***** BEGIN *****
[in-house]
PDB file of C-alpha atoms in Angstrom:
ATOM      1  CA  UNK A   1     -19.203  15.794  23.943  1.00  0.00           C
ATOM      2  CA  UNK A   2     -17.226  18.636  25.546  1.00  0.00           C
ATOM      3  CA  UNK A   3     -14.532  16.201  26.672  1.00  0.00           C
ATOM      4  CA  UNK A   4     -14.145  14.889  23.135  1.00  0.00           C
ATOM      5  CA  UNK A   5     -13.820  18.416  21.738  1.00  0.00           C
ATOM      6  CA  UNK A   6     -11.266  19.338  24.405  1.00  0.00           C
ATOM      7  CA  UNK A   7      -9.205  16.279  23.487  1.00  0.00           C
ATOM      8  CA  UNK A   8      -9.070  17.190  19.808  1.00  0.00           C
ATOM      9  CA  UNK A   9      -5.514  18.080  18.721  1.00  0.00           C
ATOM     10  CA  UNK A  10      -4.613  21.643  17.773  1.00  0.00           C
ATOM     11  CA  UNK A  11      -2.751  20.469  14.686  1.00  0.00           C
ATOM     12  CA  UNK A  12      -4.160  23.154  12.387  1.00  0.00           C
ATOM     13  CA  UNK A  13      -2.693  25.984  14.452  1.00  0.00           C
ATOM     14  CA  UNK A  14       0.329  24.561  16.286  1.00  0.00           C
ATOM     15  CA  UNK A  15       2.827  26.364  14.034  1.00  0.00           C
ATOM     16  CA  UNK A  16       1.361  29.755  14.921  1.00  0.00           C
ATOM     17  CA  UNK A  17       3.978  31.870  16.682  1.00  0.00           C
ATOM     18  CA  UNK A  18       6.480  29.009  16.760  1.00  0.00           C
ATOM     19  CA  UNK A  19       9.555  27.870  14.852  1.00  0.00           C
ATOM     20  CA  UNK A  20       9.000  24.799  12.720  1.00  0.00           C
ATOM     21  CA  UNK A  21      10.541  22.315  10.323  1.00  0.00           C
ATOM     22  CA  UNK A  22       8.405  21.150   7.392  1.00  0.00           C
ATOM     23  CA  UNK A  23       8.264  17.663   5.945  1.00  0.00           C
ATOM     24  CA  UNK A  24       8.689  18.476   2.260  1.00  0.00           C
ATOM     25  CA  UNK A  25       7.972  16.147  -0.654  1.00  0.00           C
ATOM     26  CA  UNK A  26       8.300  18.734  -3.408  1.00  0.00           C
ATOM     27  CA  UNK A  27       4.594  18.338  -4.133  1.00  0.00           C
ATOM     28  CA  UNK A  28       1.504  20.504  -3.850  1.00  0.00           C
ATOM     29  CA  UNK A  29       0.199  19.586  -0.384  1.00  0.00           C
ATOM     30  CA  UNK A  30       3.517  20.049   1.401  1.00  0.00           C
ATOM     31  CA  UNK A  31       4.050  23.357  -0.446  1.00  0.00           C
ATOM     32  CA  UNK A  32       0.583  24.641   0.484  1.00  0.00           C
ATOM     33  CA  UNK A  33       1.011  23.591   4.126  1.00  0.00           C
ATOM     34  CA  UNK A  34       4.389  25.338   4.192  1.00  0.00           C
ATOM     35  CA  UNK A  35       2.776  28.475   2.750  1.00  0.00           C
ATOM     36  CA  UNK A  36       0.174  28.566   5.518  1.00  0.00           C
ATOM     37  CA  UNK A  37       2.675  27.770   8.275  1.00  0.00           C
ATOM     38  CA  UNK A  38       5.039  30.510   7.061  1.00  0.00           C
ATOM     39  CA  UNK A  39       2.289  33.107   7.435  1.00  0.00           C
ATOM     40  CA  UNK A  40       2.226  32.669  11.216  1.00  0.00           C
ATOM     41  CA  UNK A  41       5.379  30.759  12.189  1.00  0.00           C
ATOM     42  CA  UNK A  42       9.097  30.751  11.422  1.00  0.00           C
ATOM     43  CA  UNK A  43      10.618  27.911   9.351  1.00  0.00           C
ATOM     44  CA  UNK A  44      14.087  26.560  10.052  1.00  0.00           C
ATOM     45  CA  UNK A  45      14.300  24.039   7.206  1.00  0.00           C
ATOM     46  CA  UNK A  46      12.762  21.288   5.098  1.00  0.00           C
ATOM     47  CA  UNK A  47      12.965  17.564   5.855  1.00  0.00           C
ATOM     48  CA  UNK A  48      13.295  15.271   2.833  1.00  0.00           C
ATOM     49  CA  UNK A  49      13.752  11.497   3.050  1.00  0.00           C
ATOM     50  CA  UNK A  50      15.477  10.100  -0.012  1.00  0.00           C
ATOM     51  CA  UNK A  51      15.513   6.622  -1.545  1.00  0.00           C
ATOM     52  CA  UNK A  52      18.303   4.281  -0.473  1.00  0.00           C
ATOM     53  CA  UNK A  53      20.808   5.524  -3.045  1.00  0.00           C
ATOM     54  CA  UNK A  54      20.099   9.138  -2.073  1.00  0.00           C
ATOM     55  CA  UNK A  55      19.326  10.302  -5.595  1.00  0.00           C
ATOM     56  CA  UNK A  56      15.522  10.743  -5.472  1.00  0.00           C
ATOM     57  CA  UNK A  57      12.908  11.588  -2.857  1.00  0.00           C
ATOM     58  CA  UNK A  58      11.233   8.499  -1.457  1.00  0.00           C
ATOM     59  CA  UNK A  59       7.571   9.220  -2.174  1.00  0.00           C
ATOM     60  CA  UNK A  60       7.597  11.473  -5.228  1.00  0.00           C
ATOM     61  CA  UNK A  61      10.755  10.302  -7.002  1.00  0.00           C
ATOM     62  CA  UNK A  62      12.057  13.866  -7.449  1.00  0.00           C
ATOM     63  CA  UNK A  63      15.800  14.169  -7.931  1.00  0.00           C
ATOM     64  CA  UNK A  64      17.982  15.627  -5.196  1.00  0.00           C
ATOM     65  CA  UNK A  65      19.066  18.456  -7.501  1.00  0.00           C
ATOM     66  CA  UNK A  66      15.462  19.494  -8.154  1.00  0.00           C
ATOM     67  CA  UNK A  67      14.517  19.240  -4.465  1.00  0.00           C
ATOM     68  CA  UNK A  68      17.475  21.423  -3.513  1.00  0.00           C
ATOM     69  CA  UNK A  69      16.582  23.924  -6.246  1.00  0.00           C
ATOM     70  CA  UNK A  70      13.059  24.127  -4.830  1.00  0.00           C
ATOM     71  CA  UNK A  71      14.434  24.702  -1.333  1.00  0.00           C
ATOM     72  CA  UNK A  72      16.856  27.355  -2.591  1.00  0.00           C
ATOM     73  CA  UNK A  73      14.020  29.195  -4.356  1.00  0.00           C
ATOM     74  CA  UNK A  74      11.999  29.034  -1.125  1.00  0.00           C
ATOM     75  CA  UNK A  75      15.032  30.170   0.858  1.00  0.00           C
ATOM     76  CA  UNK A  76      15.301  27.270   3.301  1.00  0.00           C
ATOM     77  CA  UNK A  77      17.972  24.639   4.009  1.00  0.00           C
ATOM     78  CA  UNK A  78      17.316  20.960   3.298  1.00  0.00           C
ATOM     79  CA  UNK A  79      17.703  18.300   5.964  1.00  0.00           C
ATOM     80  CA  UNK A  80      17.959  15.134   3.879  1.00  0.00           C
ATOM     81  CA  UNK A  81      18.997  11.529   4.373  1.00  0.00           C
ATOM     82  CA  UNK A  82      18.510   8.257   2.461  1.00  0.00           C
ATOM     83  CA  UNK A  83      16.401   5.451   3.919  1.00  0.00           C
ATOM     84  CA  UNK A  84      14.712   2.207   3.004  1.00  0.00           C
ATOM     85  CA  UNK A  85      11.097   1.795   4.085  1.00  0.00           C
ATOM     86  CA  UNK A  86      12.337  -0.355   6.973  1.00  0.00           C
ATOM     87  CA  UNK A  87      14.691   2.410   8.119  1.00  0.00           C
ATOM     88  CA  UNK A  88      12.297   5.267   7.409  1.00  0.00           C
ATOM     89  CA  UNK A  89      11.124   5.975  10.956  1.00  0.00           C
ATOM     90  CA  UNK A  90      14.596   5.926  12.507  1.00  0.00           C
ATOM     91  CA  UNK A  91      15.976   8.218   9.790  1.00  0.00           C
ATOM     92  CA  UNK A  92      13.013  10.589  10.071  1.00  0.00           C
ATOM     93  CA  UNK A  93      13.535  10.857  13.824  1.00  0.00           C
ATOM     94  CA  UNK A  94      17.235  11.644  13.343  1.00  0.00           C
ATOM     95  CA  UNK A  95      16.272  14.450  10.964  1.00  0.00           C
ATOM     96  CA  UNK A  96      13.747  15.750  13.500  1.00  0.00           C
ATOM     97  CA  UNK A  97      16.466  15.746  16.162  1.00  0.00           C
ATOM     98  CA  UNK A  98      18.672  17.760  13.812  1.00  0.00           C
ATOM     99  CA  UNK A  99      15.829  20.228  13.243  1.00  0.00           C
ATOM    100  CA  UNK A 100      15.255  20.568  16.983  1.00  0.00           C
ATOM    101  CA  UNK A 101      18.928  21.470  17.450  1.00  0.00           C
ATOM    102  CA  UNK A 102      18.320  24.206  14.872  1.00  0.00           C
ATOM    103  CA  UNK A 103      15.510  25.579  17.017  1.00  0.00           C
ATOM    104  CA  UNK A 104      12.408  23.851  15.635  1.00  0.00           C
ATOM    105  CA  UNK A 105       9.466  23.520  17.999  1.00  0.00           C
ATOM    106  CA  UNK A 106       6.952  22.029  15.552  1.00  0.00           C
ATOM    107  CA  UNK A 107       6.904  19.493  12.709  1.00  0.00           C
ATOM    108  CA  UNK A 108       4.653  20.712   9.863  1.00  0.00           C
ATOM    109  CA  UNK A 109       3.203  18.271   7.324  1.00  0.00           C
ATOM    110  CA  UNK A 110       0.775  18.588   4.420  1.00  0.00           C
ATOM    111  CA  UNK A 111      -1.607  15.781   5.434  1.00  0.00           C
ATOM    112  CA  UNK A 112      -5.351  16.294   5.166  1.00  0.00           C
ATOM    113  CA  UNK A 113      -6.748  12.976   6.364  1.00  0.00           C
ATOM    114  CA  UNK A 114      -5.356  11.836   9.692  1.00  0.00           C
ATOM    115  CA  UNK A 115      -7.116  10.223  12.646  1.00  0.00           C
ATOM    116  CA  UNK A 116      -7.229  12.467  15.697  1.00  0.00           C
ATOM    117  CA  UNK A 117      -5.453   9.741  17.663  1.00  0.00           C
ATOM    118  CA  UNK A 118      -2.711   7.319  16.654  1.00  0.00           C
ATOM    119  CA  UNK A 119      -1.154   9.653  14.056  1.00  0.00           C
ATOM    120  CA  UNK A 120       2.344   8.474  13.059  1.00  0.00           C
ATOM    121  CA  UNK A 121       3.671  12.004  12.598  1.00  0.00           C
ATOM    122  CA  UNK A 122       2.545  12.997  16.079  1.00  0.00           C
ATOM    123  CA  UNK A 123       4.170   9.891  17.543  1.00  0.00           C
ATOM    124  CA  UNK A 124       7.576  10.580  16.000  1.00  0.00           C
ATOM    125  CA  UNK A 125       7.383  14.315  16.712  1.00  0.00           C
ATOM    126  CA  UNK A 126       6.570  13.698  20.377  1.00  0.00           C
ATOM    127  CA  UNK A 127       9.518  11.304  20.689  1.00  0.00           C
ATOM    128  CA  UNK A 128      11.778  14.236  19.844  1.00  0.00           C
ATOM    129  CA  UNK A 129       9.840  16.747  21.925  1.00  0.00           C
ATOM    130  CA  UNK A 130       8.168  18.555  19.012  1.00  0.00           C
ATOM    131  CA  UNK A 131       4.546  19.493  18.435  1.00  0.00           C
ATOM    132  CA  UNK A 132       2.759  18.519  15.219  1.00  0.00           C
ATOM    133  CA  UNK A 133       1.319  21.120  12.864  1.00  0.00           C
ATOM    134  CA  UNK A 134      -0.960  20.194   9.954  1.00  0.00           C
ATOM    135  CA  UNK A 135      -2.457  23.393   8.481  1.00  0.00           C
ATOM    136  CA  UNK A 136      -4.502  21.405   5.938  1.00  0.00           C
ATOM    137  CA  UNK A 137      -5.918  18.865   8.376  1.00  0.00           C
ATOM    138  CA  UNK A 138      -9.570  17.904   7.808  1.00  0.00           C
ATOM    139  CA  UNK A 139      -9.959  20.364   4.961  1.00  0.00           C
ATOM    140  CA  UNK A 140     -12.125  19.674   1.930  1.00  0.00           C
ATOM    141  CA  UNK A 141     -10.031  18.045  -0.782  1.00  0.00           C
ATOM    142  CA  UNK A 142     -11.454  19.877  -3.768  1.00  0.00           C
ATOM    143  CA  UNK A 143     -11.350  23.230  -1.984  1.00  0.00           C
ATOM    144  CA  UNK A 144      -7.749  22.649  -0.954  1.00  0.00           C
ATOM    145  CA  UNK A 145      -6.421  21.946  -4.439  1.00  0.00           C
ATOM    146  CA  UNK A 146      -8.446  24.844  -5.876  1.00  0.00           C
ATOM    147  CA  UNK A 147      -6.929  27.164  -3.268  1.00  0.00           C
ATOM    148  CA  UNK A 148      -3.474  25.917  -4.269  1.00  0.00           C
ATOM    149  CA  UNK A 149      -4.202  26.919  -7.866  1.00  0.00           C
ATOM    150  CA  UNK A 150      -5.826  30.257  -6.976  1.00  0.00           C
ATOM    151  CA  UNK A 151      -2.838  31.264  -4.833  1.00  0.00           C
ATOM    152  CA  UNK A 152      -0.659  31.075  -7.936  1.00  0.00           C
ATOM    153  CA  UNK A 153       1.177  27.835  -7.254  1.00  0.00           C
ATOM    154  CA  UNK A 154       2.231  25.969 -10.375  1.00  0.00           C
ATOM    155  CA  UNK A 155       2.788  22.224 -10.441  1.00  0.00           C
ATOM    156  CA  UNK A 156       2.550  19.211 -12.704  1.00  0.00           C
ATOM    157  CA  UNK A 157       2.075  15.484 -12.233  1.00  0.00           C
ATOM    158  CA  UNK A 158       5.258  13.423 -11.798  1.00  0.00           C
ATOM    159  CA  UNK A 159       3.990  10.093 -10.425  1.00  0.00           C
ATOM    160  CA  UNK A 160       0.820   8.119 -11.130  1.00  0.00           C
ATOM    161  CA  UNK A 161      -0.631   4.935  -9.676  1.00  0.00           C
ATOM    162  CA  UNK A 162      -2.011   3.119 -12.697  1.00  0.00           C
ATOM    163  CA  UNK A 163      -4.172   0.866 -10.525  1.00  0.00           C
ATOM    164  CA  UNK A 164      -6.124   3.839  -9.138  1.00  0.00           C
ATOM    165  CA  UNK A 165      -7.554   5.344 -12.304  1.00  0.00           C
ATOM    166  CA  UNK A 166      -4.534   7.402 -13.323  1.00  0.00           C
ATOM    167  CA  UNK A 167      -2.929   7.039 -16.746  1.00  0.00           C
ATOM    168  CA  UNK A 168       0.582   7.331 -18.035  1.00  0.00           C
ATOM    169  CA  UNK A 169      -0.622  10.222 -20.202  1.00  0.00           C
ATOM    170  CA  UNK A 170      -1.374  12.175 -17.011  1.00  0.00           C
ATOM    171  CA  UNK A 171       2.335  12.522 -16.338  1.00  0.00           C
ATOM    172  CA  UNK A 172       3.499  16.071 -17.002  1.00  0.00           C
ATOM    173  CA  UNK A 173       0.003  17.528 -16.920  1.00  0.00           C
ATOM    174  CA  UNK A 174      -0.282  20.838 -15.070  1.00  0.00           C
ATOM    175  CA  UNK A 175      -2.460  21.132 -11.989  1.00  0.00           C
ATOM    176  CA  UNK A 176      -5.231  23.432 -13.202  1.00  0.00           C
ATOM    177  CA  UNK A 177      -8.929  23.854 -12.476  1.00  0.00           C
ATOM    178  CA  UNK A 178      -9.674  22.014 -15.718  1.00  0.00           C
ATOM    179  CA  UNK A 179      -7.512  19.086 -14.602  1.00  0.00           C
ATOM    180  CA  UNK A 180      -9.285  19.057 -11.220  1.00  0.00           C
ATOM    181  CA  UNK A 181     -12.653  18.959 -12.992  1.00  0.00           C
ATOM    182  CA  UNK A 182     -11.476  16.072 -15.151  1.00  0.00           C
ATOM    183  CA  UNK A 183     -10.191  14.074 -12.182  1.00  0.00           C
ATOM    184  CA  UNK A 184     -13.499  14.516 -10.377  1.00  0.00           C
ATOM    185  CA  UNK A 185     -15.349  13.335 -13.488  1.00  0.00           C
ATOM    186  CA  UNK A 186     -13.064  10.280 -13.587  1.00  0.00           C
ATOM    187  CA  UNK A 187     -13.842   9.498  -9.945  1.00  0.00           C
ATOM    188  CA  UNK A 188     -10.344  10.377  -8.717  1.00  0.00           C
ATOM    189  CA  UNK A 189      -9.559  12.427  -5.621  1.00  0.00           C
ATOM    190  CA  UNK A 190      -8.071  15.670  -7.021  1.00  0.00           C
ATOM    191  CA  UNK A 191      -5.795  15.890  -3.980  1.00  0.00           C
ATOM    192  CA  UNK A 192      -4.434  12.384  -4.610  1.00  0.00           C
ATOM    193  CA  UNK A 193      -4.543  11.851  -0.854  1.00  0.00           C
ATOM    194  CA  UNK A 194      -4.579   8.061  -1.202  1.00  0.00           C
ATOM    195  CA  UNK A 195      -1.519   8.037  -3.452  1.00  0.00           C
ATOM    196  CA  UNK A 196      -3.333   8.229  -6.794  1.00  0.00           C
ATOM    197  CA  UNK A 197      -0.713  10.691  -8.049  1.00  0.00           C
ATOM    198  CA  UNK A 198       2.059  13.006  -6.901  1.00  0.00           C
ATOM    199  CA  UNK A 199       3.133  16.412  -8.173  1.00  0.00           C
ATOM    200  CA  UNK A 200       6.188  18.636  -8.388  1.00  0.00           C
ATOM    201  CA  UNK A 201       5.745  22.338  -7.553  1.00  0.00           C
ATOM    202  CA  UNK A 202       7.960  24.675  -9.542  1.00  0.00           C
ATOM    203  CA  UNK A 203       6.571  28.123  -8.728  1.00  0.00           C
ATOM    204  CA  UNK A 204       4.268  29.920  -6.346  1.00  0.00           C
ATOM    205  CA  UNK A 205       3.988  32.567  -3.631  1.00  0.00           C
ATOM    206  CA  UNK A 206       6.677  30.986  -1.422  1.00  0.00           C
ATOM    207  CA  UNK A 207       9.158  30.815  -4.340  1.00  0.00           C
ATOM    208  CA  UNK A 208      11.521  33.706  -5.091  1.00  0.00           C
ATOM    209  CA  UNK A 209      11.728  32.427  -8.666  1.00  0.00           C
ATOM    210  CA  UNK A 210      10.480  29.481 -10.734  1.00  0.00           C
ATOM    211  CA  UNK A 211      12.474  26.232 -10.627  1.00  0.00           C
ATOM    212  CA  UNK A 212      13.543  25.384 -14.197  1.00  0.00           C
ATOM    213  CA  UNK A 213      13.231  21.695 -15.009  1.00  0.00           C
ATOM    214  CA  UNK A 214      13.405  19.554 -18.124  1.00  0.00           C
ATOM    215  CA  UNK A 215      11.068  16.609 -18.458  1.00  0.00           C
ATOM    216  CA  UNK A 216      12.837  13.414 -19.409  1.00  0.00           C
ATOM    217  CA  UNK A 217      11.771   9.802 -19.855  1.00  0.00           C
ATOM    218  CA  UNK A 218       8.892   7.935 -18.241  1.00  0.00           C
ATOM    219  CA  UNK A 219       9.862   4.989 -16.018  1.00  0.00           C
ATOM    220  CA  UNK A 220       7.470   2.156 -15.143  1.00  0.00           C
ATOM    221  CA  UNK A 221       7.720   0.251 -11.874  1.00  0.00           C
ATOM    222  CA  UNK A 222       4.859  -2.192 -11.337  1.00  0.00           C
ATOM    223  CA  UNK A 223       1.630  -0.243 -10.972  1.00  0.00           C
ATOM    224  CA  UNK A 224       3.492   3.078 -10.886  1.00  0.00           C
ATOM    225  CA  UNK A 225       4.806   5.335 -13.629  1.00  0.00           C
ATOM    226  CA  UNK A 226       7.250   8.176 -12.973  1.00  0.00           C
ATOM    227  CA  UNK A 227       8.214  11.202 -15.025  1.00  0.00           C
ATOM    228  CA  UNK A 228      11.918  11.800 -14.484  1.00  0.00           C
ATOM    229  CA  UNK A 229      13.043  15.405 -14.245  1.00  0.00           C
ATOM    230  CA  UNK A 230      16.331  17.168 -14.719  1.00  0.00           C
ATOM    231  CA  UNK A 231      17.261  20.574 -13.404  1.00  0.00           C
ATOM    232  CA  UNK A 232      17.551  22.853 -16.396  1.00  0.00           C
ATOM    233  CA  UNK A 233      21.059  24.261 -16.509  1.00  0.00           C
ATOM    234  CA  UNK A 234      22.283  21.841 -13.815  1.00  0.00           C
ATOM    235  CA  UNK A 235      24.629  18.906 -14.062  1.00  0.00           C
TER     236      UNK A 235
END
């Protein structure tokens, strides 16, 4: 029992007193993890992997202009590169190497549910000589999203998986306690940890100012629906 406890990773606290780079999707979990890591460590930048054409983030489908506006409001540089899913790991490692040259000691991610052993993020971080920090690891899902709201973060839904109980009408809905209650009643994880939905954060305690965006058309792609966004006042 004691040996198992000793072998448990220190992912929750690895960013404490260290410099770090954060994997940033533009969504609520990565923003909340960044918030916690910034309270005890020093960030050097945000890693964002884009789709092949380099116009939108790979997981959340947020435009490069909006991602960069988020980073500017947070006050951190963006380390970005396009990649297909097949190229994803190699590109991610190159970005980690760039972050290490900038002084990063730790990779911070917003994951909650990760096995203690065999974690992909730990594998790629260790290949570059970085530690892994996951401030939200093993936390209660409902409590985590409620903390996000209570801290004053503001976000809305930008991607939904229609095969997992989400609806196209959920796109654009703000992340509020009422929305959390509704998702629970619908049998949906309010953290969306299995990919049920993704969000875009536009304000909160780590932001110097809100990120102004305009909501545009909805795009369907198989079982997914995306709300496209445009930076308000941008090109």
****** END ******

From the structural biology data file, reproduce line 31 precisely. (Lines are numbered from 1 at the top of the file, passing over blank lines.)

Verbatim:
ATOM     29  CA  UNK A  29       0.199  19.586  -0.384  1.00  0.00           C